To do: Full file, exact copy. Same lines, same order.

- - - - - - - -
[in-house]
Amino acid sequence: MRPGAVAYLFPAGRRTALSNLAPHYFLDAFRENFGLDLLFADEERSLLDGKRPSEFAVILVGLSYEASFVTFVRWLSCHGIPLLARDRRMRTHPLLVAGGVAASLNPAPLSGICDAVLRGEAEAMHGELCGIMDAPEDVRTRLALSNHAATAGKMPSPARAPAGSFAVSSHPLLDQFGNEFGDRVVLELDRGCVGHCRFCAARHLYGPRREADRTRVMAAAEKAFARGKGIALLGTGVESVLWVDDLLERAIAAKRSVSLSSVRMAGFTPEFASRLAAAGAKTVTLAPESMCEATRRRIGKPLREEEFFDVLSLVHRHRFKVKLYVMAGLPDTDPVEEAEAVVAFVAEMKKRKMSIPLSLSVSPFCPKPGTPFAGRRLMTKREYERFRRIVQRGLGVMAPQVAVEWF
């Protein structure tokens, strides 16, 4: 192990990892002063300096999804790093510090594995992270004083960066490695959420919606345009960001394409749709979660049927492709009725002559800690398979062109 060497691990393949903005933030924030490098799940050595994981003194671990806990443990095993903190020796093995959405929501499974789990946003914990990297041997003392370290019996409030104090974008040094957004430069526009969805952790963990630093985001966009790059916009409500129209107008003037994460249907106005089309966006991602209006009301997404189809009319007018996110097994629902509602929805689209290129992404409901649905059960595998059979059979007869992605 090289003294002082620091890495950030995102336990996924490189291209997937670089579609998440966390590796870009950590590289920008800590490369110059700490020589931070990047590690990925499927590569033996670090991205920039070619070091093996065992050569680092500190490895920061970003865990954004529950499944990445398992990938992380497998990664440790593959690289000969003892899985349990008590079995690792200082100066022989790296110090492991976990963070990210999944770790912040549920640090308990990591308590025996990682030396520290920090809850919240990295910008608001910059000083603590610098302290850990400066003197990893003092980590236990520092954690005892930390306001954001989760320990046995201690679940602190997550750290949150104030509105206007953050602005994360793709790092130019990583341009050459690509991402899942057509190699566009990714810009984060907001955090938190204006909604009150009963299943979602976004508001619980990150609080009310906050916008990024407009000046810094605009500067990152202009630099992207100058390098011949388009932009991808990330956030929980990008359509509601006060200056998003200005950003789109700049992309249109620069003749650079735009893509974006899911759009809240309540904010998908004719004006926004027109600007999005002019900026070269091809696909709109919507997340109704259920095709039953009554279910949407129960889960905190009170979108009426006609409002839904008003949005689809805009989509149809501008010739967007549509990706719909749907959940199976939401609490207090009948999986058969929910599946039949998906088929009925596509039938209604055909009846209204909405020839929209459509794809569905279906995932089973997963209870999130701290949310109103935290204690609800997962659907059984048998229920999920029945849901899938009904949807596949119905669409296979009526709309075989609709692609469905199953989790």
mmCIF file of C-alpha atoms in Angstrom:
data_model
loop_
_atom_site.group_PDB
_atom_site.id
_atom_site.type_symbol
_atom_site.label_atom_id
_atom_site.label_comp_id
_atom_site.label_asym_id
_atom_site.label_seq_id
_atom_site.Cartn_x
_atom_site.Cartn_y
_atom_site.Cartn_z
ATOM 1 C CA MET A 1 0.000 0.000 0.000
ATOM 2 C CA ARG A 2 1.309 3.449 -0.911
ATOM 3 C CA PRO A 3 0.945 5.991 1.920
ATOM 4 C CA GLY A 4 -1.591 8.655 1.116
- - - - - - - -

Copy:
[in-house]
Amino acid sequence: MRPGAVAYLFPAGRRTALSNLAPHYFLDAFRENFGLDLLFADEERSLLDGKRPSEFAVILVGLSYEASFVTFVRWLSCHGIPLLARDRRMRTHPLLVAGGVAASLNPAPLSGICDAVLRGEAEAMHGELCGIMDAPEDVRTRLALSNHAATAGKMPSPARAPAGSFAVSSHPLLDQFGNEFGDRVVLELDRGCVGHCRFCAARHLYGPRREADRTRVMAAAEKAFARGKGIALLGTGVESVLWVDDLLERAIAAKRSVSLSSVRMAGFTPEFASRLAAAGAKTVTLAPESMCEATRRRIGKPLREEEFFDVLSLVHRHRFKVKLYVMAGLPDTDPVEEAEAVVAFVAEMKKRKMSIPLSLSVSPFCPKPGTPFAGRRLMTKREYERFRRIVQRGLGVMAPQVAVEWF
């Protein structure tokens, strides 16, 4: 192990990892002063300096999804790093510090594995992270004083960066490695959420919606345009960001394409749709979660049927492709009725002559800690398979062109 060497691990393949903005933030924030490098799940050595994981003194671990806990443990095993903190020796093995959405929501499974789990946003914990990297041997003392370290019996409030104090974008040094957004430069526009969805952790963990630093985001966009790059916009409500129209107008003037994460249907106005089309966006991602209006009301997404189809009319007018996110097994629902509602929805689209290129992404409901649905059960595998059979059979007869992605 090289003294002082620091890495950030995102336990996924490189291209997937670089579609998440966390590796870009950590590289920008800590490369110059700490020589931070990047590690990925499927590569033996670090991205920039070619070091093996065992050569680092500190490895920061970003865990954004529950499944990445398992990938992380497998990664440790593959690289000969003892899985349990008590079995690792200082100066022989790296110090492991976990963070990210999944770790912040549920640090308990990591308590025996990682030396520290920090809850919240990295910008608001910059000083603590610098302290850990400066003197990893003092980590236990520092954690005892930390306001954001989760320990046995201690679940602190997550750290949150104030509105206007953050602005994360793709790092130019990583341009050459690509991402899942057509190699566009990714810009984060907001955090938190204006909604009150009963299943979602976004508001619980990150609080009310906050916008990024407009000046810094605009500067990152202009630099992207100058390098011949388009932009991808990330956030929980990008359509509601006060200056998003200005950003789109700049992309249109620069003749650079735009893509974006899911759009809240309540904010998908004719004006926004027109600007999005002019900026070269091809696909709109919507997340109704259920095709039953009554279910949407129960889960905190009170979108009426006609409002839904008003949005689809805009989509149809501008010739967007549509990706719909749907959940199976939401609490207090009948999986058969929910599946039949998906088929009925596509039938209604055909009846209204909405020839929209459509794809569905279906995932089973997963209870999130701290949310109103935290204690609800997962659907059984048998229920999920029945849901899938009904949807596949119905669409296979009526709309075989609709692609469905199953989790």
mmCIF file of C-alpha atoms in Angstrom:
data_model
loop_
_atom_site.group_PDB
_atom_site.id
_atom_site.type_symbol
_atom_site.label_atom_id
_atom_site.label_comp_id
_atom_site.label_asym_id
_atom_site.label_seq_id
_atom_site.Cartn_x
_atom_site.Cartn_y
_atom_site.Cartn_z
ATOM 1 C CA MET A 1 0.000 0.000 0.000
ATOM 2 C CA ARG A 2 1.309 3.449 -0.911
ATOM 3 C CA PRO A 3 0.945 5.991 1.920
ATOM 4 C CA GLY A 4 -1.591 8.655 1.116